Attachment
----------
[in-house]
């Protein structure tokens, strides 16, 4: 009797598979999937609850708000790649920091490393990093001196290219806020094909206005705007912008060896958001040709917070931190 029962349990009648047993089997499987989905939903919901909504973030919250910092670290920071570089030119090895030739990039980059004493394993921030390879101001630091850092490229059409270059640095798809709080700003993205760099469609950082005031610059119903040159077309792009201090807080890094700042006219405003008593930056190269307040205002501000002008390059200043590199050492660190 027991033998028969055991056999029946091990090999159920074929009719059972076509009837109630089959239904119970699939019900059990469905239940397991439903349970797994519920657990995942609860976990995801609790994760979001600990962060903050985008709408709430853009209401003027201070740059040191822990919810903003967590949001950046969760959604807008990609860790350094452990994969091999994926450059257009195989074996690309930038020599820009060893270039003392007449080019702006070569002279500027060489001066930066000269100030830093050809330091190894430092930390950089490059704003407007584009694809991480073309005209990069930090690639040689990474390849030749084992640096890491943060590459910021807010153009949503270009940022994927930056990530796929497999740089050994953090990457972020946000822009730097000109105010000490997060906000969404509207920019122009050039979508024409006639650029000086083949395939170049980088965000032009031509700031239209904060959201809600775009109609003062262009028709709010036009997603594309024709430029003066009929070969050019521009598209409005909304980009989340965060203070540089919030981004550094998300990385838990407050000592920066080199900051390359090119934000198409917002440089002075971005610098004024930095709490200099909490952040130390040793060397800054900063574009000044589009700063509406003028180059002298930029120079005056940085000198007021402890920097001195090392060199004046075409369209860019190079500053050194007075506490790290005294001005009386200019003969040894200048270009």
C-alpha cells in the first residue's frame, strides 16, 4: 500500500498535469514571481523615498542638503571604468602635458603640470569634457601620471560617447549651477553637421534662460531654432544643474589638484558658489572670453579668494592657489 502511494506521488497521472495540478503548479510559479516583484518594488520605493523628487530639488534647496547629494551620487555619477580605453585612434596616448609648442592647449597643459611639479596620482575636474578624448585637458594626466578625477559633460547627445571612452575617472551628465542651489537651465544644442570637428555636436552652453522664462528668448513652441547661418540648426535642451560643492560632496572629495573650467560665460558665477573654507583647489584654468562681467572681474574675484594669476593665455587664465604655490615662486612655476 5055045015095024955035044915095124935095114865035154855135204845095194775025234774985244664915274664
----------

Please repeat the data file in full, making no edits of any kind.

[in-house]
């Protein structure tokens, strides 16, 4: 009797598979999937609850708000790649920091490393990093001196290219806020094909206005705007912008060896958001040709917070931190 029962349990009648047993089997499987989905939903919901909504973030919250910092670290920071570089030119090895030739990039980059004493394993921030390879101001630091850092490229059409270059640095798809709080700003993205760099469609950082005031610059119903040159077309792009201090807080890094700042006219405003008593930056190269307040205002501000002008390059200043590199050492660190 027991033998028969055991056999029946091990090999159920074929009719059972076509009837109630089959239904119970699939019900059990469905239940397991439903349970797994519920657990995942609860976990995801609790994760979001600990962060903050985008709408709430853009209401003027201070740059040191822990919810903003967590949001950046969760959604807008990609860790350094452990994969091999994926450059257009195989074996690309930038020599820009060893270039003392007449080019702006070569002279500027060489001066930066000269100030830093050809330091190894430092930390950089490059704003407007584009694809991480073309005209990069930090690639040689990474390849030749084992640096890491943060590459910021807010153009949503270009940022994927930056990530796929497999740089050994953090990457972020946000822009730097000109105010000490997060906000969404509207920019122009050039979508024409006639650029000086083949395939170049980088965000032009031509700031239209904060959201809600775009109609003062262009028709709010036009997603594309024709430029003066009929070969050019521009598209409005909304980009989340965060203070540089919030981004550094998300990385838990407050000592920066080199900051390359090119934000198409917002440089002075971005610098004024930095709490200099909490952040130390040793060397800054900063574009000044589009700063509406003028180059002298930029120079005056940085000198007021402890920097001195090392060199004046075409369209860019190079500053050194007075506490790290005294001005009386200019003969040894200048270009």
C-alpha cells in the first residue's frame, strides 16, 4: 500500500498535469514571481523615498542638503571604468602635458603640470569634457601620471560617447549651477553637421534662460531654432544643474589638484558658489572670453579668494592657489 502511494506521488497521472495540478503548479510559479516583484518594488520605493523628487530639488534647496547629494551620487555619477580605453585612434596616448609648442592647449597643459611639479596620482575636474578624448585637458594626466578625477559633460547627445571612452575617472551628465542651489537651465544644442570637428555636436552652453522664462528668448513652441547661418540648426535642451560643492560632496572629495573650467560665460558665477573654507583647489584654468562681467572681474574675484594669476593665455587664465604655490615662486612655476 5055045015095024955035044915095124935095114865035154855135204845095194775025234774985244664915274664